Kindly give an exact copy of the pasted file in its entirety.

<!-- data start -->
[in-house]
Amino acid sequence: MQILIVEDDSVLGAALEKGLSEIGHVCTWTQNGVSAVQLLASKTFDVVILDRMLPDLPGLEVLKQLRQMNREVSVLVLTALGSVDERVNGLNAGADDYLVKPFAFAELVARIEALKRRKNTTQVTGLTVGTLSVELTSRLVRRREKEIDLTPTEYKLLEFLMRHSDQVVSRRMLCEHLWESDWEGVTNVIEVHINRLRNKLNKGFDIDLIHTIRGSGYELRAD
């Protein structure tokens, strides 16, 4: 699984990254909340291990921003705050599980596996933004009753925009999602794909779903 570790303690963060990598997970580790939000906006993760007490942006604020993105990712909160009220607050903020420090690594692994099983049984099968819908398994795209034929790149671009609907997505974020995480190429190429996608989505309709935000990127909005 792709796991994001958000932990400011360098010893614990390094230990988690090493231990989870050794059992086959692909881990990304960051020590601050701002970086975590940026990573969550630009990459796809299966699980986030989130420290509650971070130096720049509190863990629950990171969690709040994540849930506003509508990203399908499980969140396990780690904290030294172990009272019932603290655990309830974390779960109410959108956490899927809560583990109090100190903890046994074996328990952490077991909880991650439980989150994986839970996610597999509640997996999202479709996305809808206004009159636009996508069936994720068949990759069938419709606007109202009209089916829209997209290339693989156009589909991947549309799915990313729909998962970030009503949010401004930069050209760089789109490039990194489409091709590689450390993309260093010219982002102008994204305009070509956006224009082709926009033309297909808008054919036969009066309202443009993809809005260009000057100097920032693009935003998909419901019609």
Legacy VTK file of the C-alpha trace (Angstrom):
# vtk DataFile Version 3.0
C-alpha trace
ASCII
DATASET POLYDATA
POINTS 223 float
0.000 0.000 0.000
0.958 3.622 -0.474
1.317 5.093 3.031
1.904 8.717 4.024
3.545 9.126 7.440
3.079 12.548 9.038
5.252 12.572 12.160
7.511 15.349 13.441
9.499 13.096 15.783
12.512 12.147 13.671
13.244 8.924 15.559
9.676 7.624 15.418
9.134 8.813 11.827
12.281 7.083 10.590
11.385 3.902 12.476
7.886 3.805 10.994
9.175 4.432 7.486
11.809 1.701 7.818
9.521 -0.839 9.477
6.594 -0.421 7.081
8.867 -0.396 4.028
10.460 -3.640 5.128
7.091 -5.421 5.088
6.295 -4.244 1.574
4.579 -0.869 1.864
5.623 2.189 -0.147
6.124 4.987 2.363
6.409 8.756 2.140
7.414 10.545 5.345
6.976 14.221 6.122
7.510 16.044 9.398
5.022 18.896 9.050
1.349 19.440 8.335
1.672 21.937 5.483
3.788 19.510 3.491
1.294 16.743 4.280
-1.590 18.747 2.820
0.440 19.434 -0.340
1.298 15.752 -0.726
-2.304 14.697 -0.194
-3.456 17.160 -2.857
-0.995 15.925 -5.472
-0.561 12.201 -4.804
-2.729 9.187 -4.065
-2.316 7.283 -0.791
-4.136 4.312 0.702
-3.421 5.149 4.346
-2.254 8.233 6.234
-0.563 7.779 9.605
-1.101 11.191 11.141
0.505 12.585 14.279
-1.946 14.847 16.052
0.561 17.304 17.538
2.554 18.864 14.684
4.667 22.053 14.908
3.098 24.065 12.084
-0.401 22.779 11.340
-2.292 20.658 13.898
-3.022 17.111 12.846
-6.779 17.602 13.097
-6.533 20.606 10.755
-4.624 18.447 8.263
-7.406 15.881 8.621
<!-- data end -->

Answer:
[in-house]
Amino acid sequence: MQILIVEDDSVLGAALEKGLSEIGHVCTWTQNGVSAVQLLASKTFDVVILDRMLPDLPGLEVLKQLRQMNREVSVLVLTALGSVDERVNGLNAGADDYLVKPFAFAELVARIEALKRRKNTTQVTGLTVGTLSVELTSRLVRRREKEIDLTPTEYKLLEFLMRHSDQVVSRRMLCEHLWESDWEGVTNVIEVHINRLRNKLNKGFDIDLIHTIRGSGYELRAD
């Protein structure tokens, strides 16, 4: 699984990254909340291990921003705050599980596996933004009753925009999602794909779903 570790303690963060990598997970580790939000906006993760007490942006604020993105990712909160009220607050903020420090690594692994099983049984099968819908398994795209034929790149671009609907997505974020995480190429190429996608989505309709935000990127909005 792709796991994001958000932990400011360098010893614990390094230990988690090493231990989870050794059992086959692909881990990304960051020590601050701002970086975590940026990573969550630009990459796809299966699980986030989130420290509650971070130096720049509190863990629950990171969690709040994540849930506003509508990203399908499980969140396990780690904290030294172990009272019932603290655990309830974390779960109410959108956490899927809560583990109090100190903890046994074996328990952490077991909880991650439980989150994986839970996610597999509640997996999202479709996305809808206004009159636009996508069936994720068949990759069938419709606007109202009209089916829209997209290339693989156009589909991947549309799915990313729909998962970030009503949010401004930069050209760089789109490039990194489409091709590689450390993309260093010219982002102008994204305009070509956006224009082709926009033309297909808008054919036969009066309202443009993809809005260009000057100097920032693009935003998909419901019609």
Legacy VTK file of the C-alpha trace (Angstrom):
# vtk DataFile Version 3.0
C-alpha trace
ASCII
DATASET POLYDATA
POINTS 223 float
0.000 0.000 0.000
0.958 3.622 -0.474
1.317 5.093 3.031
1.904 8.717 4.024
3.545 9.126 7.440
3.079 12.548 9.038
5.252 12.572 12.160
7.511 15.349 13.441
9.499 13.096 15.783
12.512 12.147 13.671
13.244 8.924 15.559
9.676 7.624 15.418
9.134 8.813 11.827
12.281 7.083 10.590
11.385 3.902 12.476
7.886 3.805 10.994
9.175 4.432 7.486
11.809 1.701 7.818
9.521 -0.839 9.477
6.594 -0.421 7.081
8.867 -0.396 4.028
10.460 -3.640 5.128
7.091 -5.421 5.088
6.295 -4.244 1.574
4.579 -0.869 1.864
5.623 2.189 -0.147
6.124 4.987 2.363
6.409 8.756 2.140
7.414 10.545 5.345
6.976 14.221 6.122
7.510 16.044 9.398
5.022 18.896 9.050
1.349 19.440 8.335
1.672 21.937 5.483
3.788 19.510 3.491
1.294 16.743 4.280
-1.590 18.747 2.820
0.440 19.434 -0.340
1.298 15.752 -0.726
-2.304 14.697 -0.194
-3.456 17.160 -2.857
-0.995 15.925 -5.472
-0.561 12.201 -4.804
-2.729 9.187 -4.065
-2.316 7.283 -0.791
-4.136 4.312 0.702
-3.421 5.149 4.346
-2.254 8.233 6.234
-0.563 7.779 9.605
-1.101 11.191 11.141
0.505 12.585 14.279
-1.946 14.847 16.052
0.561 17.304 17.538
2.554 18.864 14.684
4.667 22.053 14.908
3.098 24.065 12.084
-0.401 22.779 11.340
-2.292 20.658 13.898
-3.022 17.111 12.846
-6.779 17.602 13.097
-6.533 20.606 10.755
-4.624 18.447 8.263
-7.406 15.881 8.621